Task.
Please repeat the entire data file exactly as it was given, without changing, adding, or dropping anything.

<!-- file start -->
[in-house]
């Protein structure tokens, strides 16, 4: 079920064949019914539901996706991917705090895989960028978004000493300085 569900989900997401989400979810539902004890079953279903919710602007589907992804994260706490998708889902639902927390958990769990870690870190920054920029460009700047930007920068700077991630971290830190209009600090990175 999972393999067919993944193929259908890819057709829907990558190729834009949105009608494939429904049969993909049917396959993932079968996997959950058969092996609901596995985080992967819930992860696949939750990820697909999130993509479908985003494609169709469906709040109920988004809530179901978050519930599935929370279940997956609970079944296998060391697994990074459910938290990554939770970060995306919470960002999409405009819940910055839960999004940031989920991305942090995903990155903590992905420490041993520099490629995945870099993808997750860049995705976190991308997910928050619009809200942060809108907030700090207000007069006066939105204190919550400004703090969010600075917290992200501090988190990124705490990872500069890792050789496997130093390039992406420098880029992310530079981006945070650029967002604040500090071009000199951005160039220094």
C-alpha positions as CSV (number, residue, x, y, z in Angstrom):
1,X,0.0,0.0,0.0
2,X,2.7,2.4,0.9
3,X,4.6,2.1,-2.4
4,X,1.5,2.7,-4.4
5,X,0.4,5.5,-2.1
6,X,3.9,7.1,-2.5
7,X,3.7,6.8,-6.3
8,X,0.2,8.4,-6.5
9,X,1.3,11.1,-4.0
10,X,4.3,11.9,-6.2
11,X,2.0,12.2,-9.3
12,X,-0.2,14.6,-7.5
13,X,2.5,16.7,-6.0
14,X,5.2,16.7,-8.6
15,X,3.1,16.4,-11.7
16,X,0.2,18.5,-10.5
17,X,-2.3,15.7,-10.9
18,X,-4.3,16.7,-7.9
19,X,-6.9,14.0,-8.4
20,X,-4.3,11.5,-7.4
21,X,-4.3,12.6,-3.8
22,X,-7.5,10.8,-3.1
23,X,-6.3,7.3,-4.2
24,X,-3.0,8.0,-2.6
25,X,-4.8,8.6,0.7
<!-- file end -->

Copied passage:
[in-house]
């Protein structure tokens, strides 16, 4: 079920064949019914539901996706991917705090895989960028978004000493300085 569900989900997401989400979810539902004890079953279903919710602007589907992804994260706490998708889902639902927390958990769990870690870190920054920029460009700047930007920068700077991630971290830190209009600090990175 999972393999067919993944193929259908890819057709829907990558190729834009949105009608494939429904049969993909049917396959993932079968996997959950058969092996609901596995985080992967819930992860696949939750990820697909999130993509479908985003494609169709469906709040109920988004809530179901978050519930599935929370279940997956609970079944296998060391697994990074459910938290990554939770970060995306919470960002999409405009819940910055839960999004940031989920991305942090995903990155903590992905420490041993520099490629995945870099993808997750860049995705976190991308997910928050619009809200942060809108907030700090207000007069006066939105204190919550400004703090969010600075917290992200501090988190990124705490990872500069890792050789496997130093390039992406420098880029992310530079981006945070650029967002604040500090071009000199951005160039220094």
C-alpha positions as CSV (number, residue, x, y, z in Angstrom):
1,X,0.0,0.0,0.0
2,X,2.7,2.4,0.9
3,X,4.6,2.1,-2.4
4,X,1.5,2.7,-4.4
5,X,0.4,5.5,-2.1
6,X,3.9,7.1,-2.5
7,X,3.7,6.8,-6.3
8,X,0.2,8.4,-6.5
9,X,1.3,11.1,-4.0
10,X,4.3,11.9,-6.2
11,X,2.0,12.2,-9.3
12,X,-0.2,14.6,-7.5
13,X,2.5,16.7,-6.0
14,X,5.2,16.7,-8.6
15,X,3.1,16.4,-11.7
16,X,0.2,18.5,-10.5
17,X,-2.3,15.7,-10.9
18,X,-4.3,16.7,-7.9
19,X,-6.9,14.0,-8.4
20,X,-4.3,11.5,-7.4
21,X,-4.3,12.6,-3.8
22,X,-7.5,10.8,-3.1
23,X,-6.3,7.3,-4.2
24,X,-3.0,8.0,-2.6
25,X,-4.8,8.6,0.7